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Original article

Vol. 147 No. 4748 (2017)

Quality indicators of colorectal cancer care in southern Switzerland: results from a population-based study

  • Alessandra Spitale
  • Laura Ortelli
  • Luca Mazzucchelli
  • Andrea Bordoni
Cite this as:
Swiss Med Wkly. 2017;147:w14530



Assessing the quality of cancer care (QoCC) has become increasingly relevant to providers, regulators and purchasers of healthcare worldwide. The aim of this study was to assess adherence to validated quality indicators (QIs) for colorectal cancer (CRC) in a population-based setting, and to compare results with the available literature.


All colorectal cancers diagnosed between 1 January 2011 and 31 December 2012 were identified from the files of the population-based Ticino Cancer Registry, southern Switzerland. We computed 12 core QIs, approved by use of the validated Delphi methodology and for which all the necessary medical documentation was available or only minor data collection was still needed to complete the analysis: three for diagnosis, two for pathology and seven for treatment (surgery, oncology and radiotherapy). Each QI was analysed as proportion (%) with 95% confidence interval, following the approach “available case analysis”.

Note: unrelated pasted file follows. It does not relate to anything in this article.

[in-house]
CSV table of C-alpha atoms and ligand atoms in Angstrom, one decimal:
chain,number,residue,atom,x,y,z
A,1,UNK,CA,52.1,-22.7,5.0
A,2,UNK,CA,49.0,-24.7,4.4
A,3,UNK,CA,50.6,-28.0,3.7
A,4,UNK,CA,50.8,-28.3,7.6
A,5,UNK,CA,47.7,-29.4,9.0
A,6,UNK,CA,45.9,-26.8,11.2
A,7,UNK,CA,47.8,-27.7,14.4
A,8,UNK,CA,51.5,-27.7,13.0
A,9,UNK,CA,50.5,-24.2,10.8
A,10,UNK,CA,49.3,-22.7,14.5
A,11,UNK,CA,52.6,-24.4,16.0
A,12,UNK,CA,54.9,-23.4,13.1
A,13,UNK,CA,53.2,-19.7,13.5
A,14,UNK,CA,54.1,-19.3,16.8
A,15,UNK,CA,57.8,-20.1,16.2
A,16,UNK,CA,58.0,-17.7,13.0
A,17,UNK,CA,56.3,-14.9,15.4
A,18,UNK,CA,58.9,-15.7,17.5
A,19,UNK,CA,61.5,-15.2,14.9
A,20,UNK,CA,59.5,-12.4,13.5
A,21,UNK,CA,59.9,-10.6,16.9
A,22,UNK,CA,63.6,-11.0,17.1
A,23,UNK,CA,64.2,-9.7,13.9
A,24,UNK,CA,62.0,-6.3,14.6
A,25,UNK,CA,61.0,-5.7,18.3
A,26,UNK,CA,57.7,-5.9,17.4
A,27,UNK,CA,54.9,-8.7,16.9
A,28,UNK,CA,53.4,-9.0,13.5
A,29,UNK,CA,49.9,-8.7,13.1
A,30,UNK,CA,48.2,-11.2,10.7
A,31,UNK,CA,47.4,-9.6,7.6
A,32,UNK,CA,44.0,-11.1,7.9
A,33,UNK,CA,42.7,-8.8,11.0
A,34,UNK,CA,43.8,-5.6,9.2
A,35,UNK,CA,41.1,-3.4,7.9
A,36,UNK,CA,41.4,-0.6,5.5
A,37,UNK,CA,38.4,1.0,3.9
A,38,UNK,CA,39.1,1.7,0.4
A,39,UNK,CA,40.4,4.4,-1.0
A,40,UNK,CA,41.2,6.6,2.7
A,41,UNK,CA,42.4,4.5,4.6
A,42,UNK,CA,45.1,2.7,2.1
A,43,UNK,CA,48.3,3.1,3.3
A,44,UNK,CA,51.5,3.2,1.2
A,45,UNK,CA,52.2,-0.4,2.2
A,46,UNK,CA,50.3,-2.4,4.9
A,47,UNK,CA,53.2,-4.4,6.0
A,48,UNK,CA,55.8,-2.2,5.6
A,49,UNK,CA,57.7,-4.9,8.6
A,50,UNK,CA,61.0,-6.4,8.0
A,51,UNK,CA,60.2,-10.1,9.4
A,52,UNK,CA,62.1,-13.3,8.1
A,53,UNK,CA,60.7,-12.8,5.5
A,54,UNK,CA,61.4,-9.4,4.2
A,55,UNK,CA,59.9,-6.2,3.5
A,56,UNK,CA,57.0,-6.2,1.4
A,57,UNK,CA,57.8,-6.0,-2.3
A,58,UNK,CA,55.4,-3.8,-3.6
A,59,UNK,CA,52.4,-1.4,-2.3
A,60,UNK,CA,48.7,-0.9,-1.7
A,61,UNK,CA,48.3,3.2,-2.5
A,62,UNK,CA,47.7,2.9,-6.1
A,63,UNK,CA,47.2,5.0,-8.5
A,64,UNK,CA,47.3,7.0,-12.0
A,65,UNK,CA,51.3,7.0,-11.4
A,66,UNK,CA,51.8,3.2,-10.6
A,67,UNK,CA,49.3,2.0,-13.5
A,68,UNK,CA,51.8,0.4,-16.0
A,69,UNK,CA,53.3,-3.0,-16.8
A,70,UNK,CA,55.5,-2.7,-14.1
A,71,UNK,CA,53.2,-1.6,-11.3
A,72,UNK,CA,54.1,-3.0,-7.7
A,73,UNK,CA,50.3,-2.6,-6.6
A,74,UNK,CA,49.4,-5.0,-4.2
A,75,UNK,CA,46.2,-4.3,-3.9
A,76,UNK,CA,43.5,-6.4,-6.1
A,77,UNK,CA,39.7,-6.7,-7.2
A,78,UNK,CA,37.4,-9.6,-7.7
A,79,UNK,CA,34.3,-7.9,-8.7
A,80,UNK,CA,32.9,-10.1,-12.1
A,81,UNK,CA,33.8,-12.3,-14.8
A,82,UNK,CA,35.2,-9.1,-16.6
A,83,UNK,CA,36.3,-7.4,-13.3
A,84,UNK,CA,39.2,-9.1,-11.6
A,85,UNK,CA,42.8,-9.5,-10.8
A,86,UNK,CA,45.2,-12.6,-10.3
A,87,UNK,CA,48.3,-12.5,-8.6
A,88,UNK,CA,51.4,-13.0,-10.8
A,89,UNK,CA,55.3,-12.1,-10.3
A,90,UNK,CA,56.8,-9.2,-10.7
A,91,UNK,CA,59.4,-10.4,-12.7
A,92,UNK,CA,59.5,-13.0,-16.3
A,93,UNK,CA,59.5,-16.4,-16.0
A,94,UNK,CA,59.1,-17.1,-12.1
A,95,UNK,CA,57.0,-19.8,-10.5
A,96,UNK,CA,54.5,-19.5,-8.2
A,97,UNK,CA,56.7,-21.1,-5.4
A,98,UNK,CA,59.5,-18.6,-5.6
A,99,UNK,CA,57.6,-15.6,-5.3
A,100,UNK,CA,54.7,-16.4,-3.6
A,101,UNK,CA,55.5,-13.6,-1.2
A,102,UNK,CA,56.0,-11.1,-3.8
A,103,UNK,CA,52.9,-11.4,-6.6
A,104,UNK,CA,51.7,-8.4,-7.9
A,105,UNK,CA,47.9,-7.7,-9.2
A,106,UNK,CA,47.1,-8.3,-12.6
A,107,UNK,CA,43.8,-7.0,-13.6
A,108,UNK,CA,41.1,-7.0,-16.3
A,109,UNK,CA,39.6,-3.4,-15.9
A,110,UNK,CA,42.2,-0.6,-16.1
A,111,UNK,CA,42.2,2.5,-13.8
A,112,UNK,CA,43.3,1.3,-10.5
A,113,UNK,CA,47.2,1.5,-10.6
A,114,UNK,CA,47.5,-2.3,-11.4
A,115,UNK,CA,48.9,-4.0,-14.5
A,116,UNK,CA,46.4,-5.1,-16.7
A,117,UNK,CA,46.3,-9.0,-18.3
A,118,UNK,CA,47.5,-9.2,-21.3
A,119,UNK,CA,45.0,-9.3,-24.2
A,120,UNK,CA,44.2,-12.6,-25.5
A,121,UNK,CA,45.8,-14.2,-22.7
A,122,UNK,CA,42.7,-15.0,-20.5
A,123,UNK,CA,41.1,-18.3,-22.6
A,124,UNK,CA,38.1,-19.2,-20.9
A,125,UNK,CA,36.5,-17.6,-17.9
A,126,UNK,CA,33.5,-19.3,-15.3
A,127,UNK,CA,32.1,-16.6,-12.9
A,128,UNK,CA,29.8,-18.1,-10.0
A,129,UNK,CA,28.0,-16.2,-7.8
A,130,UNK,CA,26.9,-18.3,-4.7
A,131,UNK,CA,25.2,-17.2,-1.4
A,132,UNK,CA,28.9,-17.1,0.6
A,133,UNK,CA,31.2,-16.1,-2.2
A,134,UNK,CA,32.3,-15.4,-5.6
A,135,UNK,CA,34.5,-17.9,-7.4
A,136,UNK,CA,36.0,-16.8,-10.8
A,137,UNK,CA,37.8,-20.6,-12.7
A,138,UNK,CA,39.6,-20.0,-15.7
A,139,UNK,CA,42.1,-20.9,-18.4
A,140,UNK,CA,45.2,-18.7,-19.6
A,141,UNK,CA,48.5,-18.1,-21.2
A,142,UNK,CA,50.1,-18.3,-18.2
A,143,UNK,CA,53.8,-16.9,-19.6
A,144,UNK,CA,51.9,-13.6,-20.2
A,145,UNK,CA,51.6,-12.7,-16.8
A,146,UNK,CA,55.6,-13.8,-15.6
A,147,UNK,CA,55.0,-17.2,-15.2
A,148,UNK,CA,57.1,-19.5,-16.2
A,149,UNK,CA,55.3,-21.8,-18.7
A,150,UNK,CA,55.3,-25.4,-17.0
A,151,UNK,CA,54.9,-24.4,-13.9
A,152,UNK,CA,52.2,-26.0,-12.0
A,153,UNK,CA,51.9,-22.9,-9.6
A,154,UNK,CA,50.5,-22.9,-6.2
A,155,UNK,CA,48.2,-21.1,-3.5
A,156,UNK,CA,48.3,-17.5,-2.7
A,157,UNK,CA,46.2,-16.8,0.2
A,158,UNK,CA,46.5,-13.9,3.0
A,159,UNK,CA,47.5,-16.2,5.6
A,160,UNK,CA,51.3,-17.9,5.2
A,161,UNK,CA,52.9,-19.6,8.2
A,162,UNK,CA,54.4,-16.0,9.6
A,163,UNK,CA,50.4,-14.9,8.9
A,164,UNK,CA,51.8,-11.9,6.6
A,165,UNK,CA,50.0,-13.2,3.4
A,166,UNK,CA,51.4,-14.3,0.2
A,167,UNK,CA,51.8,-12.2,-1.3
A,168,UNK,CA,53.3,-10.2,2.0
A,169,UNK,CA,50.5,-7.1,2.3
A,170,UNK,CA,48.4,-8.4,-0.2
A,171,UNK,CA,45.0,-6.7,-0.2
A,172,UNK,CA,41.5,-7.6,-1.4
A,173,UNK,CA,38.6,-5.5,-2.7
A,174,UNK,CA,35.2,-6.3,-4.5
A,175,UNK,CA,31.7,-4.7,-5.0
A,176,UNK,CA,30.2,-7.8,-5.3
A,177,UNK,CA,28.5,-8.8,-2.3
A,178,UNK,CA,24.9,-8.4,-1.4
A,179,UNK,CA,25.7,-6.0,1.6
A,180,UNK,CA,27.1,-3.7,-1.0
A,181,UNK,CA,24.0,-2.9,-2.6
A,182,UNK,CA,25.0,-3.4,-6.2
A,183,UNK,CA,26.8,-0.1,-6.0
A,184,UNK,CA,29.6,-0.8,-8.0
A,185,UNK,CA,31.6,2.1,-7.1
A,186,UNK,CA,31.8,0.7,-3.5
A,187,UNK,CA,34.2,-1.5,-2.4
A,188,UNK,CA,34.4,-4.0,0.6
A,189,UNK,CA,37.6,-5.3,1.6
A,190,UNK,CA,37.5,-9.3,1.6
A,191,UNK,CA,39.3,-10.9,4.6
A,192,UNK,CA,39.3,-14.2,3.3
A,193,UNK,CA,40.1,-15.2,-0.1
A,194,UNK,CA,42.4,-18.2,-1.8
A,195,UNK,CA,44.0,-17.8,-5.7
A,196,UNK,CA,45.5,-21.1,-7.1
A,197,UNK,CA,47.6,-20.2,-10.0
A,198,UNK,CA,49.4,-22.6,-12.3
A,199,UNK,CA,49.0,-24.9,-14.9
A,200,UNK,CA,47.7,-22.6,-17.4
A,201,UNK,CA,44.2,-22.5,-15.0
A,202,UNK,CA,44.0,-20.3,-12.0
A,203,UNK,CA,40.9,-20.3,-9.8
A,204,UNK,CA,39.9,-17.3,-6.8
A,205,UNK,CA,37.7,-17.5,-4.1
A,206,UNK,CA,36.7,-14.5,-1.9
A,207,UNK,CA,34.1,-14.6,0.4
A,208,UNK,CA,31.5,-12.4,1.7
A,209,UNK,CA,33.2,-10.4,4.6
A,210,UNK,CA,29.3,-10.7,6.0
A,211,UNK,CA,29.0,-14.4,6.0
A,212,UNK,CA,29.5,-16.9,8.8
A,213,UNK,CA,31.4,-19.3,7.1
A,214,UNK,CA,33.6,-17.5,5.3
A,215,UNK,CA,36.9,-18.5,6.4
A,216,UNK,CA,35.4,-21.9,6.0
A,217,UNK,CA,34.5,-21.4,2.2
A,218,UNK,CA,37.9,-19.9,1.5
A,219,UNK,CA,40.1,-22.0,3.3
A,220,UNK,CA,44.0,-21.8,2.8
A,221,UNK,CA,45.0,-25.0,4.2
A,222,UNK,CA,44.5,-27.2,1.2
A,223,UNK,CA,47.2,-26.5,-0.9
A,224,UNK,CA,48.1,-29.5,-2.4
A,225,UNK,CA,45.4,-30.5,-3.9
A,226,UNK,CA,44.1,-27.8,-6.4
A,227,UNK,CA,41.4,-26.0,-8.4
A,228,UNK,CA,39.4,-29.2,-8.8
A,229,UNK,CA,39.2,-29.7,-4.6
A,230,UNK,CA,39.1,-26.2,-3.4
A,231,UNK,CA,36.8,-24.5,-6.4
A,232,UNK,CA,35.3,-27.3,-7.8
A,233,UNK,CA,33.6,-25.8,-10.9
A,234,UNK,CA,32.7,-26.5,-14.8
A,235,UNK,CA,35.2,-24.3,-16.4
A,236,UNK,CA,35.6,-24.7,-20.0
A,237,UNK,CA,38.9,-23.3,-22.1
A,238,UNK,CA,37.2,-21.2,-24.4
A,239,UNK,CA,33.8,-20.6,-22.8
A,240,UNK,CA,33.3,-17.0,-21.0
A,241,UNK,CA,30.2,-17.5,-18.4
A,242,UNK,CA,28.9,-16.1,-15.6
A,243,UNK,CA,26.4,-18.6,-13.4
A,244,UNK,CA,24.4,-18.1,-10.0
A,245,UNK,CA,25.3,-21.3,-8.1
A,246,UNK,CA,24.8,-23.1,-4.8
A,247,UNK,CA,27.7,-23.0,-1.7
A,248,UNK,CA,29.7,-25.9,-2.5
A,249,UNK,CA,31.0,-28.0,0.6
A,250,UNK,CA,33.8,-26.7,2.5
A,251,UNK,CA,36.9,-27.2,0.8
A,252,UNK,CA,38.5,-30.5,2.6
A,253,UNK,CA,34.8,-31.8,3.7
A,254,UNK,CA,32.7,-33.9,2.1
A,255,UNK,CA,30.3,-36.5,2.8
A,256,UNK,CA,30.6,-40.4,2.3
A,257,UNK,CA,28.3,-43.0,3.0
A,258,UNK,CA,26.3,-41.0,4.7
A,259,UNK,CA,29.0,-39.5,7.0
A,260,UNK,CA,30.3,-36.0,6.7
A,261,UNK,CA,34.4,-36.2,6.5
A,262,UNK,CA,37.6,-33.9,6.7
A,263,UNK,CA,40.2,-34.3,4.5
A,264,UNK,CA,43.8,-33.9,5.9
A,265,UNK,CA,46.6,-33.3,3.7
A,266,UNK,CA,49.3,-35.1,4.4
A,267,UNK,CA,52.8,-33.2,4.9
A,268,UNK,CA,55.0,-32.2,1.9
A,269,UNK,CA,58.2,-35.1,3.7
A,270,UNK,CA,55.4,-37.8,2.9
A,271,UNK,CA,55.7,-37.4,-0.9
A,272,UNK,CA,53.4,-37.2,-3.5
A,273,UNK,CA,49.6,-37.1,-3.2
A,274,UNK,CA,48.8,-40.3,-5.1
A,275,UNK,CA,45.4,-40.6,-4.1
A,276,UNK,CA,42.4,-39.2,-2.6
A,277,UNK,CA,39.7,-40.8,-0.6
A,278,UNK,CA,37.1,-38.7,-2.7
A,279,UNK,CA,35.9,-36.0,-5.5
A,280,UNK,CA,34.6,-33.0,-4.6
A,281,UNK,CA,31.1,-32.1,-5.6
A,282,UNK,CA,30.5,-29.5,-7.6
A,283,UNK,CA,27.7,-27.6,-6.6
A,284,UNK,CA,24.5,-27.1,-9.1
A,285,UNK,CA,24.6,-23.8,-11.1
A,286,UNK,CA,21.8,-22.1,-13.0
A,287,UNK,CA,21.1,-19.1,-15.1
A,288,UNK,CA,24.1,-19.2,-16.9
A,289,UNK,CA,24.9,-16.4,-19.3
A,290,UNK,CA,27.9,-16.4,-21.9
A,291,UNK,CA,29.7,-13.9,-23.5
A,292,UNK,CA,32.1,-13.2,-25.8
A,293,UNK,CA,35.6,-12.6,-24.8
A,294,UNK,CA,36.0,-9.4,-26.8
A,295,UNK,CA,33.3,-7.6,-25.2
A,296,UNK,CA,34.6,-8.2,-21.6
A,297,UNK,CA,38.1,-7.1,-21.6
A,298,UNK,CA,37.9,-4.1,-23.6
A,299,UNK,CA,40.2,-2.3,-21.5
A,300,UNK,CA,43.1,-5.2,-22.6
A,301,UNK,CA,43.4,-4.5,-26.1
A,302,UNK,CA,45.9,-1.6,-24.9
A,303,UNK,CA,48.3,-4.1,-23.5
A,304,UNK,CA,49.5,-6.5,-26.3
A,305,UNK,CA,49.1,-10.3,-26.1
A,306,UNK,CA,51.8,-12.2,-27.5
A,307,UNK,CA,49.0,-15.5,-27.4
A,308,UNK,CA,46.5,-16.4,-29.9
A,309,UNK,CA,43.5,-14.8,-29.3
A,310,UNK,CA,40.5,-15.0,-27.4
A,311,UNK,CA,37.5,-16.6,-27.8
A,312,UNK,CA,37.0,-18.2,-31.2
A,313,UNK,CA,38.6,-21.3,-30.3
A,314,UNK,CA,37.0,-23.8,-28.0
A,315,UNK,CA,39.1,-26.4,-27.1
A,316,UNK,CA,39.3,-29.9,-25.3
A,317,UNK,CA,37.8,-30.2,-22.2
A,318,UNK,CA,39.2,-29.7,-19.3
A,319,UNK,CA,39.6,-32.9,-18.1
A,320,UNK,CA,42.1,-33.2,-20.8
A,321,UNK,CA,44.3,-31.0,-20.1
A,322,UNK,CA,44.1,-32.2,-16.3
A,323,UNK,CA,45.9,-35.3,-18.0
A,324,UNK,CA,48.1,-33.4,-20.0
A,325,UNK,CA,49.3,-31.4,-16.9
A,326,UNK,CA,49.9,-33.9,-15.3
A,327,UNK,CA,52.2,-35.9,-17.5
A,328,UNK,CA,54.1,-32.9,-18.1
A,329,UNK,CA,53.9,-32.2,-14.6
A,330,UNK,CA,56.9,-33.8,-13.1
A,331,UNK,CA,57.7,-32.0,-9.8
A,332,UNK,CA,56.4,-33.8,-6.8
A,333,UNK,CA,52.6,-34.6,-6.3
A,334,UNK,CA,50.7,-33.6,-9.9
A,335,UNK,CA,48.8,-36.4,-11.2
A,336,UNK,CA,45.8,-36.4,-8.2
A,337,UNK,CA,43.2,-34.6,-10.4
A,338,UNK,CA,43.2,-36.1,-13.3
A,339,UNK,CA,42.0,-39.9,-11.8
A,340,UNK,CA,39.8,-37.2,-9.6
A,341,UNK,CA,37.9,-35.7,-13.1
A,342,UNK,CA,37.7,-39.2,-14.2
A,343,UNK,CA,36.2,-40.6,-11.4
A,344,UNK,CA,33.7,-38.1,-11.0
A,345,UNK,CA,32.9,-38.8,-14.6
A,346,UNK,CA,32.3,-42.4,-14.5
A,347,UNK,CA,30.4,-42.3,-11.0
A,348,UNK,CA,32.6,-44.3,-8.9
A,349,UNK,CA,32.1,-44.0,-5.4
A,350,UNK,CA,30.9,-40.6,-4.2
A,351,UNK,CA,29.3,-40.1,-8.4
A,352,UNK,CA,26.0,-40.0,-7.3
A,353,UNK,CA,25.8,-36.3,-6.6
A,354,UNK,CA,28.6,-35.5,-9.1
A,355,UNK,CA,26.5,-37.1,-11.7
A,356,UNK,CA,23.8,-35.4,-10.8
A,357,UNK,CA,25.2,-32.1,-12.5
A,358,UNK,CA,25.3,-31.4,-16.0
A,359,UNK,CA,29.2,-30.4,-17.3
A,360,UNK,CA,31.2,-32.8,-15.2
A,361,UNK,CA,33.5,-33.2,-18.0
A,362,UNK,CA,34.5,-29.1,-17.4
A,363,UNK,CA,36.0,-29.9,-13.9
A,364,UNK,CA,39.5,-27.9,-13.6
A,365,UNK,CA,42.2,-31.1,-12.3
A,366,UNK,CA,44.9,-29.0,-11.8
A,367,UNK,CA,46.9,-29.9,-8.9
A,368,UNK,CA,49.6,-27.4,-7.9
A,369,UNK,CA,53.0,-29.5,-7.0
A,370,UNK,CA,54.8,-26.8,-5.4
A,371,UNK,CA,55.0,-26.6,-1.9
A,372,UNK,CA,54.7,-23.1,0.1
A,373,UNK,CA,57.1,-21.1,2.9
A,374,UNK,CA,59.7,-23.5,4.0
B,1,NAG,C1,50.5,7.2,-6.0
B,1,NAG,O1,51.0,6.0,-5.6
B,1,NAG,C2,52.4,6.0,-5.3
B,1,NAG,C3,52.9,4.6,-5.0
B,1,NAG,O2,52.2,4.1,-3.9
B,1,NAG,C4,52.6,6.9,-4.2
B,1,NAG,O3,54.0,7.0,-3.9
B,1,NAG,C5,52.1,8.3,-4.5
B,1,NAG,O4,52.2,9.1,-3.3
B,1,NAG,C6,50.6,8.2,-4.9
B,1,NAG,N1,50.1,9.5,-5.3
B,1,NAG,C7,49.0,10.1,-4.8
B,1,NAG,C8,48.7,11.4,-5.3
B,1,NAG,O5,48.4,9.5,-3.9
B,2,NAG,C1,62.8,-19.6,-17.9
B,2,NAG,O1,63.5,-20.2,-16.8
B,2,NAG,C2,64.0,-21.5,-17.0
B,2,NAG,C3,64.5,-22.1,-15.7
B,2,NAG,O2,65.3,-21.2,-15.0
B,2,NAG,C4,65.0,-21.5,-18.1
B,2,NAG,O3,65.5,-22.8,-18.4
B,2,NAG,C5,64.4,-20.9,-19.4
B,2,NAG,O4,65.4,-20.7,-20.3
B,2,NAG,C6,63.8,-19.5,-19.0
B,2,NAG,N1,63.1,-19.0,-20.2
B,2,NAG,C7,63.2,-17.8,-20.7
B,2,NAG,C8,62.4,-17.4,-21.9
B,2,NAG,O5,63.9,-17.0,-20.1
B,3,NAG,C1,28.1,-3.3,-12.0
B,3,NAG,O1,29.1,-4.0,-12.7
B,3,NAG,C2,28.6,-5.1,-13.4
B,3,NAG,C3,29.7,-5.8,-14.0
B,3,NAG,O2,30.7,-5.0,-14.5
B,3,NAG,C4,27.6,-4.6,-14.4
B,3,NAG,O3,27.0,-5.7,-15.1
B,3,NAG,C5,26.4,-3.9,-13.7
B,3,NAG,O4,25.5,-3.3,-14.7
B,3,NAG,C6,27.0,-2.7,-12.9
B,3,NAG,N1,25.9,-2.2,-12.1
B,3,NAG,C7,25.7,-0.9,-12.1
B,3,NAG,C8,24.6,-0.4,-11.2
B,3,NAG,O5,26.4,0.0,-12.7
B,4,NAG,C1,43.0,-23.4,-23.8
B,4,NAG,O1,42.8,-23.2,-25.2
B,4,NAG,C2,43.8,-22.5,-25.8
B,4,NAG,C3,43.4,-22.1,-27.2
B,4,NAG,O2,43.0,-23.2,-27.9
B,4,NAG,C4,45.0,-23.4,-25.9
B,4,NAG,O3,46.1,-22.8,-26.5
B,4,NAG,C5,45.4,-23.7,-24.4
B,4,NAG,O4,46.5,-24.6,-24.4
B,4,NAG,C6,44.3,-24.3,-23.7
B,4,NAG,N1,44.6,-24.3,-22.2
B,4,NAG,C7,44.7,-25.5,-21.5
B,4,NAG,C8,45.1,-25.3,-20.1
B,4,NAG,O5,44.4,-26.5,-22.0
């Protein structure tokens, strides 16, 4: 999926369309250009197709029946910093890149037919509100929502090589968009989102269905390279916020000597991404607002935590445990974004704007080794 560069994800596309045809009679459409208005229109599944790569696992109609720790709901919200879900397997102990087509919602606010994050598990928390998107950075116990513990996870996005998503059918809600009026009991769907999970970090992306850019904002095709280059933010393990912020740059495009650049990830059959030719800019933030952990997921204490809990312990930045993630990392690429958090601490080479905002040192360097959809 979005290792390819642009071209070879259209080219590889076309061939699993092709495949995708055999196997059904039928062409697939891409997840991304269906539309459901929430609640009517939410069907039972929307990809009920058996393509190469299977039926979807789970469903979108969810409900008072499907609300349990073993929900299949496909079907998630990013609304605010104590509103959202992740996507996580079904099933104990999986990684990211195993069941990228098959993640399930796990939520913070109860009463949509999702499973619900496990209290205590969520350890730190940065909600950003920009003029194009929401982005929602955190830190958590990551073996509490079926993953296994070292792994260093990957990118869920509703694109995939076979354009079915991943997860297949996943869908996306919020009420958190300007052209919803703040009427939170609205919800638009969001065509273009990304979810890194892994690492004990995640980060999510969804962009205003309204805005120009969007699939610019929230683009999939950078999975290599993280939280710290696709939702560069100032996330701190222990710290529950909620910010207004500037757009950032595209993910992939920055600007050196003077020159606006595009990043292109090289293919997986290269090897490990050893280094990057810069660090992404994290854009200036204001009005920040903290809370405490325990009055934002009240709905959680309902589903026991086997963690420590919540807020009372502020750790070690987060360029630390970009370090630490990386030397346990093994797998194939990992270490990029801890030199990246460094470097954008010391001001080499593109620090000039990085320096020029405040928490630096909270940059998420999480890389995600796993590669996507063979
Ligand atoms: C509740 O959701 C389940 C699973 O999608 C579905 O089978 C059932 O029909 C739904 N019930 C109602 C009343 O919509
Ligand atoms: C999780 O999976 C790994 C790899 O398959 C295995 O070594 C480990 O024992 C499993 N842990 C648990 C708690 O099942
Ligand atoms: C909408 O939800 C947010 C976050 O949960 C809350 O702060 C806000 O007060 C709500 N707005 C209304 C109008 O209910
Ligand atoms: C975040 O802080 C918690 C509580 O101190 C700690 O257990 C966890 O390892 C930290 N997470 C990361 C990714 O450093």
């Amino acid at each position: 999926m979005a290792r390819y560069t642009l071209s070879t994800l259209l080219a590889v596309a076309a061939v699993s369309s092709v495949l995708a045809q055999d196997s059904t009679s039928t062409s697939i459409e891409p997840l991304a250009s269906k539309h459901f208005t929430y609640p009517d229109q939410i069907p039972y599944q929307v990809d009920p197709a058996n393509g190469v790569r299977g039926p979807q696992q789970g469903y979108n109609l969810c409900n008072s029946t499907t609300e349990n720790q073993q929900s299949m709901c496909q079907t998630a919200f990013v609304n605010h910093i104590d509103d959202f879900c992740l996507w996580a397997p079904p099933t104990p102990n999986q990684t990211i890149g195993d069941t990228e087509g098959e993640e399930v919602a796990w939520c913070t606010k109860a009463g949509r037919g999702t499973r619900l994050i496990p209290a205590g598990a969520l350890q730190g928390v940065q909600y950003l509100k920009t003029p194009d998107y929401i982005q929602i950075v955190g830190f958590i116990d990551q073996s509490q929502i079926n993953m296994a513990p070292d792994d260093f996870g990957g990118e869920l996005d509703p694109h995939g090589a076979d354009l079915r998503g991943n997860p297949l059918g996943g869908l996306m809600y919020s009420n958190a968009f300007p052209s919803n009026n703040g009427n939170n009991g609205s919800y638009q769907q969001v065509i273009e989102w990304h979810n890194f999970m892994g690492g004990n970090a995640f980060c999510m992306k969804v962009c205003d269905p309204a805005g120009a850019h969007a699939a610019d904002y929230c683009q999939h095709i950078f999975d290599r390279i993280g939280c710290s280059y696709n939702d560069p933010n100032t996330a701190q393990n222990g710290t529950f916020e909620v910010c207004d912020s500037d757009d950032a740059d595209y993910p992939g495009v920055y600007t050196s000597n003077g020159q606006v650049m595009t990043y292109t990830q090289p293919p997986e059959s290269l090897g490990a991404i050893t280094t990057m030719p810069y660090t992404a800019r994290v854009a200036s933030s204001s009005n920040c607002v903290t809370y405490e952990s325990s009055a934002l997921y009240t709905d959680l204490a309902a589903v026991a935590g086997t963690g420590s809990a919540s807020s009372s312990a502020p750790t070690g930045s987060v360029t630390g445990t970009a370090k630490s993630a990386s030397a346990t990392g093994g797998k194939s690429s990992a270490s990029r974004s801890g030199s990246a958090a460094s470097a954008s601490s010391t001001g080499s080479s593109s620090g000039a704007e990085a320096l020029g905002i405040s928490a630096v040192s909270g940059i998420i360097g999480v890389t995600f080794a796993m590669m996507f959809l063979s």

A total of 474 colorectal cancers were identified: 86.9% patients were diagnosed after they reported symptoms, 90.2% had preoperative colonoscopy, 8.7% underwent emergency surgery, 97.2% had a surgical resection with tumour-free margins, and for 86.6% at least 12 lymph nodes were examined. The overall 30-day postoperative mortality was 3.6% and 66.7% of locally advanced rectal cancers benefited of neoadjuvant radiotherapy ± chemotherapy.


Our study showed the feasibility of assessing QoCC using Cancer Registry population-based data. Results according to the clinical domain of pathology, surgery, oncology and radio-oncology in southern Switzerland are generally positive and encouraging, sometimes more favourable in comparison with other international studies, except the very low proportion of patients with a diagnosis based on opportunistic screening (8.6%). Considering the lack in the literature of population-based studies, further national and international reports are urgently needed for comparative analysis as well as standardisation of QI definition is absolutely necessary for inter-regional comparative goals.


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